≡ Menu

The Peponi: Rustic Cedar Tiny House on Wheels

This post contains affiliate links.

This is the Peponi, a tiny house on wheels with a beautiful rustic cedar exterior built by Perch & Nest in North Carolina.

Two-color French doors lead into a living space filled with natural light because of the many large windows. The THOW has two lofts, one accessible via a ladder and the other with a staircase filled with open and closed storage compartments. The house has a washer/dryer unit, Nature’s Head composting toilet, and a nifty green glass bowl sink.

Enjoy the pictures below! Contact information for the builder is below.

Don’t miss other awesome tiny homes and interesting structures – join our FREE Tiny House Newsletter!

Related: The Boho Home

The Peponi: Rustic Cedar Tiny House on Wheels

The Peponi: Rustic Cedar Tiny House on Wheels

Images via Perch & Nest

Peach on the outside, green on the inside!

The Peponi: Rustic Cedar Tiny House on Wheels

Large under-loft living area. My favorite.

The Peponi: Rustic Cedar Tiny House on Wheels

Wow! Windows, light and a beautiful ceiling.

The Peponi: Rustic Cedar Tiny House on Wheels

Looking down from the loft. Need a couch or two 🙂

The Peponi: Rustic Cedar Tiny House on Wheels

Excellent storage options: Drawers, cabinets and hanging.

The Peponi: Rustic Cedar Tiny House on Wheels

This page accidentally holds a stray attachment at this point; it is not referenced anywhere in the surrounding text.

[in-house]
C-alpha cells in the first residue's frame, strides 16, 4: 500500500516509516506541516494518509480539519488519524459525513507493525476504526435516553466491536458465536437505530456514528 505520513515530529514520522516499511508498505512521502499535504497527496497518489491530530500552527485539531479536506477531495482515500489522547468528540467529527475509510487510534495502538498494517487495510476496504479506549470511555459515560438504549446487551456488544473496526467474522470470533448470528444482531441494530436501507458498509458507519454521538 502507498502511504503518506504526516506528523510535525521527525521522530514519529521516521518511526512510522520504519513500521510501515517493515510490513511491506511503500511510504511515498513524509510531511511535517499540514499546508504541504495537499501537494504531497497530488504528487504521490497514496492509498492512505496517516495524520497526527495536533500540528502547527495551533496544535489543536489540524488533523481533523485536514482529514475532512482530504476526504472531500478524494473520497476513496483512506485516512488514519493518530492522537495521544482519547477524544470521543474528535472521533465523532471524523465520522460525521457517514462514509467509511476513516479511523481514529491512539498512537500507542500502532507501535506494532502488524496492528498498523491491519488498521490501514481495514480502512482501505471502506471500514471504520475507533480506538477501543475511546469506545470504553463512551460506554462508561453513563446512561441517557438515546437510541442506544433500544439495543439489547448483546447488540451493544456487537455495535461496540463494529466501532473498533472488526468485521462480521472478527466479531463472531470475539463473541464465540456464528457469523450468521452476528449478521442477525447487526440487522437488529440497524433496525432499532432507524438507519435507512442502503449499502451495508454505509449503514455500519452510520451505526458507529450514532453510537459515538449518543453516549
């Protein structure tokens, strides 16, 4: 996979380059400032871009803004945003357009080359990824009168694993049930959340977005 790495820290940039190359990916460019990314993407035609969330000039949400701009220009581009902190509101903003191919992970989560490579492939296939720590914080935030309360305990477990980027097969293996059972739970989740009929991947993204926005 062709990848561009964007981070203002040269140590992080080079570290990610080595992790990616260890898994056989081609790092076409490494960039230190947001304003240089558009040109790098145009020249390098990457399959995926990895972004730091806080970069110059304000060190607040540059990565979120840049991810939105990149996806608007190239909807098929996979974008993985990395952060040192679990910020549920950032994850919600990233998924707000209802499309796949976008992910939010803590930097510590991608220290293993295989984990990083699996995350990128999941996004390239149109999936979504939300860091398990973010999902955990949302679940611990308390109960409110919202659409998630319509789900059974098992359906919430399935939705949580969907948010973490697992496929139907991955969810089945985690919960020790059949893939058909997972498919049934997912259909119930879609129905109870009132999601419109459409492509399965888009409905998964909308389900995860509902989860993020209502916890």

Mini-split heats and cools the beautiful home.

The Peponi: Rustic Cedar Tiny House on Wheels

Second loft has some “extra” space on this end.

The Peponi: Rustic Cedar Tiny House on Wheels

Love not needing a laundromat!

The Peponi: Rustic Cedar Tiny House on Wheels

Love the sink! Makes washing your face more fun.

The Peponi: Rustic Cedar Tiny House on Wheels

Nice-sized shower.

The Peponi: Rustic Cedar Tiny House on Wheels

Perfect outdoor storage for all your outdoor gear.

The Peponi: Rustic Cedar Tiny House on Wheels

Images via Perch & Nest

Related: Roost 36: Family-Friendly THOW 

Want a similar build? This one was custom by Perch & Nest. Get in touch with them here.


Share this with your friends/family using the e-mail/social re-share buttons below. Thanks!

If you liked this you’ll LOVE our Free Daily Tiny House Newsletter with more! Thank you!

More Like This: Explore our Tiny Houses Section

See The Latest: Go Back Home to See Our Latest Tiny Houses

This post contains affiliate links.